The last choice I thought about was what would've happened if Saruman was killed by Wormtongue in Orthanc and never went to the Shire. This would've changed so much! The scouring of the Shire really shows how much the hobbits learned and changed throughout their adventures. I also think it plays an important part in redeeming Frodo in a way. In some ways coming back to an unchanged Shire would've been refreshing as a reader to see that evil doesn't penetrate everywhere. But Tolkien knew that was wishful thinking. The worth of the hobbits of the Shire shines so clearly as they deal with Saruman. It also goes to show the utter demise of the formerly great wizard that his power is completely broken by worthless (in his mind) hobbits.
Sunday, March 20, 2011
What would have to be changed or different in the rest of the trilogy to make the revised version work? Consider the impact of these changes on the reader as well as what authorial or textual gains and sacrifices Tolkien made in choosing to write the text as he actually did.
1. Sam instead of Gollum is responsible for the Ring's final destruction.
2. Aragorn marries Eowyn rather than Arwen.
3. Merry is killed by the Black Captain.
4. Pippin never goes to the last battle before the Gates of Mordor and stays with Merry in Minas Tirith.
5. Frodo escapes from the Tower of Cirith Ungol without Sam's help.
6. Denethor kills Faramir, but is prevented from killing himself.
7. The eagles never arrive to take part in the last battle before the Gates of Mordor.
8. The orcs in the Tower of Cirith Ungol do not fight and kill off each other.
9. Aragorn decides to wait at Minas Tirith, rather than to go to battle Sauron in Mordor.
10. Gandalf instead of Aragorn leads the Company through the Paths of the Dead.
11. Eomer instead of Theoden dies on the Pelennor Fields.
12. The warning signal of Silent Watchers turns Sauron's attention to the Tower of Cirith Ungol.
13. Eowyn never rides to battle, but remains in Edoras.
14. Gandalf, Aragorn, Legolas, and Gimli return with the Hobbits to the Shire at the end.
15. Sam is stung by Shelob rather than Frodo.
16. Fatty Bolger was never thrown into prison in the Shire, but married Rosie Cotton while the Fellowship was gone.
17. Saruman is killed by Wormtongue in Orthanc and never goes to the Shire.
Answer any or all of the above questions, using as many specific examples as possible to support your point.
Friendship itself as well as the loyalty between friends is also a key theme throughout LOTR. Apart from the bond between Legolas and Gimli, what other ways does Tolkien emphasize the importance of friendship in his works?
Thursday, March 17, 2011
Wednesday, March 16, 2011
Sunday, March 13, 2011
Friday, March 11, 2011
Why did Tolkien create the multiple-step ending? Perhaps Tolkien wanted to show how drastic the hobbits transformed relative to the hobbits who remain in the Shire. Maybe Tolkien decided to do this multiple step ending for its novelty (or both). Tolkien creates novelty by adding maps, portraying uncommon endings with multiple climaxes and resolutions, switching the outcomes of the epic and fairy tale characters, and essentially creating his own fantasy writing rules in the process. Did Tolkien write the multiple-step ending for the same reason (novelty) that he does in these instances?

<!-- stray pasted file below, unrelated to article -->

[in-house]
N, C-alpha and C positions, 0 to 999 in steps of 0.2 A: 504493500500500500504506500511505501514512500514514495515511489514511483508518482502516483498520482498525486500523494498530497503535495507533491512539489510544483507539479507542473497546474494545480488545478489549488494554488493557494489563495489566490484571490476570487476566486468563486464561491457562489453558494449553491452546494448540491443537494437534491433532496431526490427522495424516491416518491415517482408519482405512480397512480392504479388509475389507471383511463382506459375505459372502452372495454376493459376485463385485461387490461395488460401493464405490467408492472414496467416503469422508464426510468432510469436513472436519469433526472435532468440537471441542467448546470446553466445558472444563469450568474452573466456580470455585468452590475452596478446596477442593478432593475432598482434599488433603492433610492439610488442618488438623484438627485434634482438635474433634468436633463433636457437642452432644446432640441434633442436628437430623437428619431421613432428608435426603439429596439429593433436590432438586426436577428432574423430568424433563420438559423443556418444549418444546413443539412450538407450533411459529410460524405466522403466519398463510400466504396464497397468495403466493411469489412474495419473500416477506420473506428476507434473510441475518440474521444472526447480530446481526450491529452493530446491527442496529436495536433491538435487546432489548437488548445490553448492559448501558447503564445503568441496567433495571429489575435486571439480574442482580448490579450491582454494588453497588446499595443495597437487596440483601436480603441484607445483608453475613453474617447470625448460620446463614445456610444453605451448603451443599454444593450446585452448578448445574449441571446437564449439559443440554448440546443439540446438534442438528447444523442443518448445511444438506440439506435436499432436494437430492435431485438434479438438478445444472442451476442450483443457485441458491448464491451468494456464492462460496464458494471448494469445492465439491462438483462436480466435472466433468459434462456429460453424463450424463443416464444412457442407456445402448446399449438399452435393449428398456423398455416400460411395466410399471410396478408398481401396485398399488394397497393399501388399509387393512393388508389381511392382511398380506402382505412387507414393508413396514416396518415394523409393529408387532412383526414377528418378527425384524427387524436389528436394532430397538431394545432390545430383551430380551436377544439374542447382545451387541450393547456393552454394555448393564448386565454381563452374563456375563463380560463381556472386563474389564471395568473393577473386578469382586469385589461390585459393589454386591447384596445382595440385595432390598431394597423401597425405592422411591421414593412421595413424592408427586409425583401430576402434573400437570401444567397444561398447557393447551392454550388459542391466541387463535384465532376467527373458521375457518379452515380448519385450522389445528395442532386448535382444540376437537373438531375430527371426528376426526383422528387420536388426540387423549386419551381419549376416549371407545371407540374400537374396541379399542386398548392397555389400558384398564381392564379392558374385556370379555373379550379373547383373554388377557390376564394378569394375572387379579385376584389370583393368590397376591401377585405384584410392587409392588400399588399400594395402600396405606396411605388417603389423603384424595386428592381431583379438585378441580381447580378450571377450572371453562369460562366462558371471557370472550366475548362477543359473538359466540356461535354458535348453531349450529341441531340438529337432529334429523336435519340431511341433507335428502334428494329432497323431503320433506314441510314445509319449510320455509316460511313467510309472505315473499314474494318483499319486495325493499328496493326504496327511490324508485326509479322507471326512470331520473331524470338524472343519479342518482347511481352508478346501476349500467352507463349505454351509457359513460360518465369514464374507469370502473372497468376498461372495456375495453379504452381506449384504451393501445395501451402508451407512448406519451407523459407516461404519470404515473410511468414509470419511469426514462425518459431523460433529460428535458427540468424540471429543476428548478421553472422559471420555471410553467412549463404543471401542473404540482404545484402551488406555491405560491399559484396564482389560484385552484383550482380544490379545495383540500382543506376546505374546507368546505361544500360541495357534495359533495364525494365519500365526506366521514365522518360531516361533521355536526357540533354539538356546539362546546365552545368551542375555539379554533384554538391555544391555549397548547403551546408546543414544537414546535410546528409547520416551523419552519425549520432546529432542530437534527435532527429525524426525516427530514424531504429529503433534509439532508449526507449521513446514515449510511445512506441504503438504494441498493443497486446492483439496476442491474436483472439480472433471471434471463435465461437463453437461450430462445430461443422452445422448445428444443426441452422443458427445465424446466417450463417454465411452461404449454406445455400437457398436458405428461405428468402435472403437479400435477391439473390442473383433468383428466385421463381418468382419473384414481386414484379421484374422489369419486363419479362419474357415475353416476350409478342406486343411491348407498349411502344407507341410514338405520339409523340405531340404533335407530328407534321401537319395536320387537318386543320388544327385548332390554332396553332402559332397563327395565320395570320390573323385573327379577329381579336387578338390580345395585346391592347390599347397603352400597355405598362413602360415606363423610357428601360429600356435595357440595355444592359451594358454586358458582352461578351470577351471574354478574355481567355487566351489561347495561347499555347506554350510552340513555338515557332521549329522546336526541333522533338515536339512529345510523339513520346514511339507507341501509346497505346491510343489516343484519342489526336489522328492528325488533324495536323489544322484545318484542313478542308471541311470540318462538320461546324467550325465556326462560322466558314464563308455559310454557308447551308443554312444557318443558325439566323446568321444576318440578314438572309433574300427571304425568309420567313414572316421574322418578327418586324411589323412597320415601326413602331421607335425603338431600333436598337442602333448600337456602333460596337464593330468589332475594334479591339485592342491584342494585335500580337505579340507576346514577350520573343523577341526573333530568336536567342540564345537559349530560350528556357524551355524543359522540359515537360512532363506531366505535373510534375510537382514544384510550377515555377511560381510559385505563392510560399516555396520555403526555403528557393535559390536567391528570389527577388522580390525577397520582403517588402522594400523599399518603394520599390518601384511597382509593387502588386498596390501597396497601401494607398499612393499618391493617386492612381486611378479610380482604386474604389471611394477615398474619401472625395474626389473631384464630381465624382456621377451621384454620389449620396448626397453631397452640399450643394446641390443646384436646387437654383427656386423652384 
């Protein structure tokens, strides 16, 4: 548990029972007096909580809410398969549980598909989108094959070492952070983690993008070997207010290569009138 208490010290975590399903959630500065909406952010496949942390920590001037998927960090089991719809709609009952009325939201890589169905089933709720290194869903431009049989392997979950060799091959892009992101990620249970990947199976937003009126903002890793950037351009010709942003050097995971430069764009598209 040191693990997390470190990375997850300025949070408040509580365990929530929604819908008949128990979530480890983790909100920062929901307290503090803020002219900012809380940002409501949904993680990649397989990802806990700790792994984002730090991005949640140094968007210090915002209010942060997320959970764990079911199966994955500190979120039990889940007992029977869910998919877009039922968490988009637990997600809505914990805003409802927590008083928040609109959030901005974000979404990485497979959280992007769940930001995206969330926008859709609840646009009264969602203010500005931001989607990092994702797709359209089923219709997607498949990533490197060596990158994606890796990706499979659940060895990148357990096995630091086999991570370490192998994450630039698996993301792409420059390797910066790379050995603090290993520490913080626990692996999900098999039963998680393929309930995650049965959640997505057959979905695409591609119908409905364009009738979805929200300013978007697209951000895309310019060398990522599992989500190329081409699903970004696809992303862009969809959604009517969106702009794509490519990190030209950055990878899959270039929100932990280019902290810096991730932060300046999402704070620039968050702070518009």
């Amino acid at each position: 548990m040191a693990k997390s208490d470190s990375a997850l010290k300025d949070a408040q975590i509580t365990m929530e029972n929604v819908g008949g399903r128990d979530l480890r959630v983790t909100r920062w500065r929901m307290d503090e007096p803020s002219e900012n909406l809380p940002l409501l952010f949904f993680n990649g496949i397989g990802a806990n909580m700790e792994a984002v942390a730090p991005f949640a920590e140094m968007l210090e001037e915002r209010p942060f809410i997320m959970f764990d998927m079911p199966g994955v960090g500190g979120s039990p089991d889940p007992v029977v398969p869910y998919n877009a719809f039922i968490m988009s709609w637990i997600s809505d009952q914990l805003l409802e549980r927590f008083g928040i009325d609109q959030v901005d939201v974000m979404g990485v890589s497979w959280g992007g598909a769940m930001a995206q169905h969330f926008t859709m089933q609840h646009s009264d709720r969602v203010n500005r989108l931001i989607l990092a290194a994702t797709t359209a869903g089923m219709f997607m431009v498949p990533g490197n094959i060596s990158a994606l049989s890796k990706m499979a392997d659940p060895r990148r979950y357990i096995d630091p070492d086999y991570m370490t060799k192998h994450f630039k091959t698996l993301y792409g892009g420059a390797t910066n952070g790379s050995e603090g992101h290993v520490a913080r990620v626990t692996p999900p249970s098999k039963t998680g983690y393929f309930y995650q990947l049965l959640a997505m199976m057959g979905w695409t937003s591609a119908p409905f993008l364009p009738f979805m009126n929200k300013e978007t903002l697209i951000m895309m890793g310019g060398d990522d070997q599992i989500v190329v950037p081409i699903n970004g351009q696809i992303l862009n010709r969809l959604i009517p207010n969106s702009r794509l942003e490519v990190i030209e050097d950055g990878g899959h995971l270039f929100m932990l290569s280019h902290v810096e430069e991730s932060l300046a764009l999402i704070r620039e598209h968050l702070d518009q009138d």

When people read about “sub-created” worlds, some people (like me) tend to think that many of these fictions only piggy back off of a great work like Lord of the Rings; thus, they are just not as good. Even though many works are similar to LOTR, it just lacks that novelty (we have already seen it before). Did Tolkien do so many unique things just for the novelty of it? Is that why LOTR rose in popularity to achieve greatness? Or did Tolkien just do this simply because he wanted too (no additional reasoning)?
Secondly, why did Tolkien make the ending so long? Did he also do this because it was new and innovative?
Many great works are great because they are the first of the kind and have never been seen much before. Is novelty Tolkien’s motivation beyond the multiple-step (and long) endings and other unique Tolkien additions? Are the benefits like exaggerating transformations and the fear of ending too quickly just bonuses?
Click the blog posting's title "March 19th Show" for more details!
Thursday, March 10, 2011
Wednesday, March 9, 2011
Tuesday, March 8, 2011
I think Frodo both succeeded and failed. Frodo was successful in that his quest was completed. He brought the ring all the way from the Shire to Mount Doom. Sure he had help, and fate (luck?) but he made the most contributions (as the predominant ring-bearer) to this collaborative act. He was successful in the majority of his quest in the least (he did bring the ring a long way). In this sense, it was neither a complete success nor a complete failure.
Frodo also failed in that he was corrupted by the ring. He vowed to himself to cast the ring into the fire. However, one could argue that even as he made this vow, he was already under the power of the ring. Did Frodo just say this because he did not want Sam to get any bright ideas about taking his ring? If this is so, then are these words even Frodo’s own? Frodo makes this vow seconds after snapping at Sam. I highly doubt Frodo was in control at this point. As an explanation to this outburst Frodo explains, “I must carry this burden to the end.” This is, disputably, an explanation for an outburst that Frodo had no control over. Is this Frodo's vow or the ring's vow?
Elrond never specifically told Frodo to get to Mount Doom on his own and personally cast the ring into the fire. It is disputable if Frodo (as himself) even made the vow to personally destroy the ring.
This entire debate rides on whether or not Frodo’s own quest was destroy the ring personally.
Because of the internal conflict between Frodo and the ring the specificity of the quest is ambiguous; thus, you could argue that he is successful in some ways yet failed himself in others. However, we really cannot be certain of either.
However, based on the context of Frodo ‘s vow to personally destroy the ring, I am more inclined to view Frodo as successful in this ambiguous quest. But still, it is impossible to be 100% certain of what Frodo’s quest specifically entails.